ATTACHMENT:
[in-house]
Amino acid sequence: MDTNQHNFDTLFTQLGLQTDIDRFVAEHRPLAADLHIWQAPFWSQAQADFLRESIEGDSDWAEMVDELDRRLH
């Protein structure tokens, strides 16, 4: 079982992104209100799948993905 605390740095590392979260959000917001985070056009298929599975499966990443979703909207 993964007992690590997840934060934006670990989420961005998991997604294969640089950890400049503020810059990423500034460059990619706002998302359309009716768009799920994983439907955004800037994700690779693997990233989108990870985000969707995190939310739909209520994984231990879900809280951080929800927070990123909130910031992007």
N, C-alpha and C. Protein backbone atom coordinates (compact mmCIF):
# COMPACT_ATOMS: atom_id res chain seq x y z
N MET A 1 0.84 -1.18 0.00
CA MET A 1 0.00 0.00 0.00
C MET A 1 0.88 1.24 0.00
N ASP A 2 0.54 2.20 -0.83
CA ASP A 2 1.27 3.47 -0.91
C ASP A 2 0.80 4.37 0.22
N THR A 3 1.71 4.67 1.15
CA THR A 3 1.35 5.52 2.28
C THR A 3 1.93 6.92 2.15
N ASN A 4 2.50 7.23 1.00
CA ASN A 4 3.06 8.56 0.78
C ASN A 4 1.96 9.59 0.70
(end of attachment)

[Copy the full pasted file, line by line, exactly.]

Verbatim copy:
[in-house]
Amino acid sequence: MDTNQHNFDTLFTQLGLQTDIDRFVAEHRPLAADLHIWQAPFWSQAQADFLRESIEGDSDWAEMVDELDRRLH
């Protein structure tokens, strides 16, 4: 079982992104209100799948993905 605390740095590392979260959000917001985070056009298929599975499966990443979703909207 993964007992690590997840934060934006670990989420961005998991997604294969640089950890400049503020810059990423500034460059990619706002998302359309009716768009799920994983439907955004800037994700690779693997990233989108990870985000969707995190939310739909209520994984231990879900809280951080929800927070990123909130910031992007």
N, C-alpha and C. Protein backbone atom coordinates (compact mmCIF):
# COMPACT_ATOMS: atom_id res chain seq x y z
N MET A 1 0.84 -1.18 0.00
CA MET A 1 0.00 0.00 0.00
C MET A 1 0.88 1.24 0.00
N ASP A 2 0.54 2.20 -0.83
CA ASP A 2 1.27 3.47 -0.91
C ASP A 2 0.80 4.37 0.22
N THR A 3 1.71 4.67 1.15
CA THR A 3 1.35 5.52 2.28
C THR A 3 1.93 6.92 2.15
N ASN A 4 2.50 7.23 1.00
CA ASN A 4 3.06 8.56 0.78
C ASN A 4 1.96 9.59 0.70